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Talking points: First-born favourites, virtuous food and stigma of obesity

A newborn palm cockatoo, also known as Goliath cockatoo, rests in an incubator at the zoo in Prague.

Petr David Josek/Associated Press


For better or worse, first-born children will always have a special place in the hearts of their parents. CTV News reports on a Canadian study revealing that first-born kids were more likely to be taken to hospital when they had bad reactions to childhood vaccinations. Researchers from the Ottawa Hospital Research Institute, the Institute for Clinical Evaluative Services and Public Health Ontario tracked more than a quarter-million hospital visits by children in the days after they received routine infant vaccinations at four months old. The results: first-born children were 70 per cent more likely to be taken to hospital than were their younger siblings.


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If you want to trick people into thinking your cooking is delicious, tell them it's organic. The Daily Mail recaps a study that suggests people believe food is tastier when it comes with a morally virtuous label. Scientists at Sweden's University of Gavle recently conducted an experiment in which they gave volunteers two cups of coffee and told them one was organic, even though they were identical. When asked which coffee tasted best, the participants overwhelmingly voted for the "organic" brew. Researcher Patrik Sorqvist noted: "In the case of crop products like coffee, consumers could quite easily imagine production differences that could influence taste, such as crop spraying."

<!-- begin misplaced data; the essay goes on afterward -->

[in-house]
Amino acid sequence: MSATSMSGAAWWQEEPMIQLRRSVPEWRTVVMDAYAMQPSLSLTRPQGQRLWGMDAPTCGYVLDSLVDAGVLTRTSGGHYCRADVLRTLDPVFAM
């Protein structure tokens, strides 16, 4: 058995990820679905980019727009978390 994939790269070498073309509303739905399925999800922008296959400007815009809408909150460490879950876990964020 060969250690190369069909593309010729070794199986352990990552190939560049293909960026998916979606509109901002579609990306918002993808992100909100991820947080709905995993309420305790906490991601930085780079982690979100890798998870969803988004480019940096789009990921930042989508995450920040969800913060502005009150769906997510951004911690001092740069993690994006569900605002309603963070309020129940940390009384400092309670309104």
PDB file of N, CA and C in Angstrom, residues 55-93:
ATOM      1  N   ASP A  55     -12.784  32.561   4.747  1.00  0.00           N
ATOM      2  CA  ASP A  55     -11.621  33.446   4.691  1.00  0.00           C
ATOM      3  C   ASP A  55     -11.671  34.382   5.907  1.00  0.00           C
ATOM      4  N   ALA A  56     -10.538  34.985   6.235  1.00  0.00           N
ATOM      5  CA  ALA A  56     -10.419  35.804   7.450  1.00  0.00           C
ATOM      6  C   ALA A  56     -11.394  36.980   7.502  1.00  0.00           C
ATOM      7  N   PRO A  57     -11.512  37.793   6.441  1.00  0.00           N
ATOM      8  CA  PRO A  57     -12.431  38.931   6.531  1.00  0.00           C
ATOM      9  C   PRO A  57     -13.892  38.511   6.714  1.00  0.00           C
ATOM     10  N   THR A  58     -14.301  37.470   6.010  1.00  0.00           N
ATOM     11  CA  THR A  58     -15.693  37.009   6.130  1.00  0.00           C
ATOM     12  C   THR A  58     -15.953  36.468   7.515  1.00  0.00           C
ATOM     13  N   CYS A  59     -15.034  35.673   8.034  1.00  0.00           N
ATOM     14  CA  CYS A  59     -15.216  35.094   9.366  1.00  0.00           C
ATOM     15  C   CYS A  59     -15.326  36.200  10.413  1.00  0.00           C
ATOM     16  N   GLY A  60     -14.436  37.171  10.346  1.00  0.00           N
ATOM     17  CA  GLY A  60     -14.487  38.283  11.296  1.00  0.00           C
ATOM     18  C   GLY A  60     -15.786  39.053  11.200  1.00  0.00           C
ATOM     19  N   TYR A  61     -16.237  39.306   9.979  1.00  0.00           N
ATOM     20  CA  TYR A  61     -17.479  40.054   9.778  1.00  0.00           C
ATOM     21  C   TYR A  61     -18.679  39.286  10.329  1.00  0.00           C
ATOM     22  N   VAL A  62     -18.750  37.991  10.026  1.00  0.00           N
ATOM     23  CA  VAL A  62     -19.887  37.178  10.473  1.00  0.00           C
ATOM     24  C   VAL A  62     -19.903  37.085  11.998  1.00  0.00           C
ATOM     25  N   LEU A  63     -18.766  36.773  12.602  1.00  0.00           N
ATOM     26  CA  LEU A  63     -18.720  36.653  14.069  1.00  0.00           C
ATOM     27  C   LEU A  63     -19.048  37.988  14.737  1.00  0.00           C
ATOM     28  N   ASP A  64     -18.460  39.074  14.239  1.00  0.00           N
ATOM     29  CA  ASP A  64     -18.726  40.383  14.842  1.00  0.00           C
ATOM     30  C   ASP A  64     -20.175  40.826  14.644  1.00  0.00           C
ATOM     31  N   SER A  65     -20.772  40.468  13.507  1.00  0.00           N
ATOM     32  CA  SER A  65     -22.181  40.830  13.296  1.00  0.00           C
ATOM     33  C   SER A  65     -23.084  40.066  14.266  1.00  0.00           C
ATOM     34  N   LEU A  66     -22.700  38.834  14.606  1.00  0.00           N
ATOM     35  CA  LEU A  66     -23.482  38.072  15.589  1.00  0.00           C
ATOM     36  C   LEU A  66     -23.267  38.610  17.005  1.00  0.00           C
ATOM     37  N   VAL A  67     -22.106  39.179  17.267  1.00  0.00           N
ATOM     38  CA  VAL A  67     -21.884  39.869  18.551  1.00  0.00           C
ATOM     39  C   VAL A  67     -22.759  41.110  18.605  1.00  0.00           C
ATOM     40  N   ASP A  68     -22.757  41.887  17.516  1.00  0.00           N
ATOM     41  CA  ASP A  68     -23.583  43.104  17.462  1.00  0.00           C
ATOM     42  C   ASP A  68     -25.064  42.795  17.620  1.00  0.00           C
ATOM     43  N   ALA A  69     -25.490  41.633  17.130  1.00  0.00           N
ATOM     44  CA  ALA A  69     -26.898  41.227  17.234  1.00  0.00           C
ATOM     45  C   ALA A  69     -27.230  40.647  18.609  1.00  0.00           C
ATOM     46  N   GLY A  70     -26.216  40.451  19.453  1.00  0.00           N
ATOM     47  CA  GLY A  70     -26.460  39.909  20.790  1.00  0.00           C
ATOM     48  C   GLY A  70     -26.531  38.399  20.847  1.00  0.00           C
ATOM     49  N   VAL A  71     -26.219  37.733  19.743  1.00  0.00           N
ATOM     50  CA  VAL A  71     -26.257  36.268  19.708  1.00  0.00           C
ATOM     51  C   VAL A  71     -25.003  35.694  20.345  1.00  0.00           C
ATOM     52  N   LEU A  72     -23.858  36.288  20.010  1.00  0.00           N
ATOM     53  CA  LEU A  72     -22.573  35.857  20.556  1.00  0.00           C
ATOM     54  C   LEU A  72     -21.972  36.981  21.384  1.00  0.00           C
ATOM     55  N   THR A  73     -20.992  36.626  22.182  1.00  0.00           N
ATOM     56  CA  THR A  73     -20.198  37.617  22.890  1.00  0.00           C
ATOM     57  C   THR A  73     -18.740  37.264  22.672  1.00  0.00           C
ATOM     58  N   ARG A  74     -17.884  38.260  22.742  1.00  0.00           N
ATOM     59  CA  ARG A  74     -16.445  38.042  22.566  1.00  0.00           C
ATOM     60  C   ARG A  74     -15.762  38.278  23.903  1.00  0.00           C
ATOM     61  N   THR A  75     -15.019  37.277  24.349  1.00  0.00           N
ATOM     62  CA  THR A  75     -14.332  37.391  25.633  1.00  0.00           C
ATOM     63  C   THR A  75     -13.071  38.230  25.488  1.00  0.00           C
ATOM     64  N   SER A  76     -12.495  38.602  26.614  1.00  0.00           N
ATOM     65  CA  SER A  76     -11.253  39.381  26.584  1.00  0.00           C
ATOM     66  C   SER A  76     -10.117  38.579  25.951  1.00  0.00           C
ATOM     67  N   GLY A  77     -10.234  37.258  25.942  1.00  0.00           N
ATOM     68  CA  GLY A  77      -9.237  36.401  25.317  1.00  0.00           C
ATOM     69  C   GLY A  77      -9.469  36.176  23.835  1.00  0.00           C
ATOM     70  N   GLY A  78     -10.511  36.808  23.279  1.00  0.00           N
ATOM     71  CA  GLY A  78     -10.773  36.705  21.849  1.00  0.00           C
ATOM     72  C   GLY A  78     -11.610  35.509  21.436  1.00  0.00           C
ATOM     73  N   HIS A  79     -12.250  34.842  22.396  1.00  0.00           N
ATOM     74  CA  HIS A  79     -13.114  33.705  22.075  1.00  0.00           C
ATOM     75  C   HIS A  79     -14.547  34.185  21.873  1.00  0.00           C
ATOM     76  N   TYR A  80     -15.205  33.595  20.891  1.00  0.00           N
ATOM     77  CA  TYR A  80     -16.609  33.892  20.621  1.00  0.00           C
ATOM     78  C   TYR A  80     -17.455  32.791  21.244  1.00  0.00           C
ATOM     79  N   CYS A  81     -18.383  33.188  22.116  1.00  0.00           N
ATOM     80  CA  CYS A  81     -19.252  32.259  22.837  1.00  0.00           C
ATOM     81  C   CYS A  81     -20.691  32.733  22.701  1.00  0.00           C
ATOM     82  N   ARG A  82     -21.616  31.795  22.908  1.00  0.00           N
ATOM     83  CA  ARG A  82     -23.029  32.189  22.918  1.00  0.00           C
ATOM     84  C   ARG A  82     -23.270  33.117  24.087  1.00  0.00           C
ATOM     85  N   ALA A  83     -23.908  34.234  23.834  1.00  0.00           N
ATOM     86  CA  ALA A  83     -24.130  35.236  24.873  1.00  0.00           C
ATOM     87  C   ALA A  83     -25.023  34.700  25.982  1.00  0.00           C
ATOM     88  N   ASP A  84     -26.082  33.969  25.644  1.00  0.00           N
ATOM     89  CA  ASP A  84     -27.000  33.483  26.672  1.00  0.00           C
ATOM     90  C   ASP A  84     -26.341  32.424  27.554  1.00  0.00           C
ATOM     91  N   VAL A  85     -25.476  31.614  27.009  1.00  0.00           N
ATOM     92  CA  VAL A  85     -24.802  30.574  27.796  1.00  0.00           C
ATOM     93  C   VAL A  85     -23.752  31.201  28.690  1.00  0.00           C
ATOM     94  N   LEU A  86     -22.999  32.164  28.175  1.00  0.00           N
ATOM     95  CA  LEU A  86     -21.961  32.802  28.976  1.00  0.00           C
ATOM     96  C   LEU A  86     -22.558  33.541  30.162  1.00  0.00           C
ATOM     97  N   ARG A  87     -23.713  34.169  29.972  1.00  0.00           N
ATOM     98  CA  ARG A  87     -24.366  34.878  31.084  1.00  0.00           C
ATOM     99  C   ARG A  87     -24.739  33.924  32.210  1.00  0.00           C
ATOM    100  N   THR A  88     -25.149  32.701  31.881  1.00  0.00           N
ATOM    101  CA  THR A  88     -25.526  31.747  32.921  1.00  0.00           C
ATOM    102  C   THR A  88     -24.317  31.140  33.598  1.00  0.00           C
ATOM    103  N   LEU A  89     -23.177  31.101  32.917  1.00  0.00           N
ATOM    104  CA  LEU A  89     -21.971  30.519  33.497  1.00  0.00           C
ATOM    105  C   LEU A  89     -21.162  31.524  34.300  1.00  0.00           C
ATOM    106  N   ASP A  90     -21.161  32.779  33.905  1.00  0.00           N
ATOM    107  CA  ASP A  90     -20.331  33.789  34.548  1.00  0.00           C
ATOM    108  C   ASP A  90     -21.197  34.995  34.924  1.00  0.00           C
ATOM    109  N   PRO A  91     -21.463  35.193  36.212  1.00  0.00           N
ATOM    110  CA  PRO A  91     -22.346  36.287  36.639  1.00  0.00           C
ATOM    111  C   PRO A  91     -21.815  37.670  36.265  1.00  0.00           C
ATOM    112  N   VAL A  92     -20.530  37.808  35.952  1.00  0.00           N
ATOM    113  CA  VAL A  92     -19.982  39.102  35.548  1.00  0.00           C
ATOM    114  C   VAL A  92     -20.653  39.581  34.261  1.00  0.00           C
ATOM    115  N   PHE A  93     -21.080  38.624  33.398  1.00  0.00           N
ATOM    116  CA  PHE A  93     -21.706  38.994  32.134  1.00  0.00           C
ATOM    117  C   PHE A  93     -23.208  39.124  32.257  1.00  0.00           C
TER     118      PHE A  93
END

The hurtful labels attached to overweight people could be the reason the obesity epidemic keeps growing. expands on a study that posits that ongoing stigmatization of overweight people is exacerbating the obesity problem. Researchers at the University of California-Santa Barbara conducted an experiment that gave an all-female group of volunteers the assignment of reading a news article that reinforced obesity stereotypes. Afterward, the group was offered a variety of snacks and the women who already classified themselves as overweight ate more than the regular-sized participants. "Social messages targeted at combatting obesity may have paradoxical and undesired effects," said psychologist Brenda Major.


One of the biggest lies in the world is that crime doesn't pay. Of course crime pays.

G. Gordon Liddy, Watergate felon

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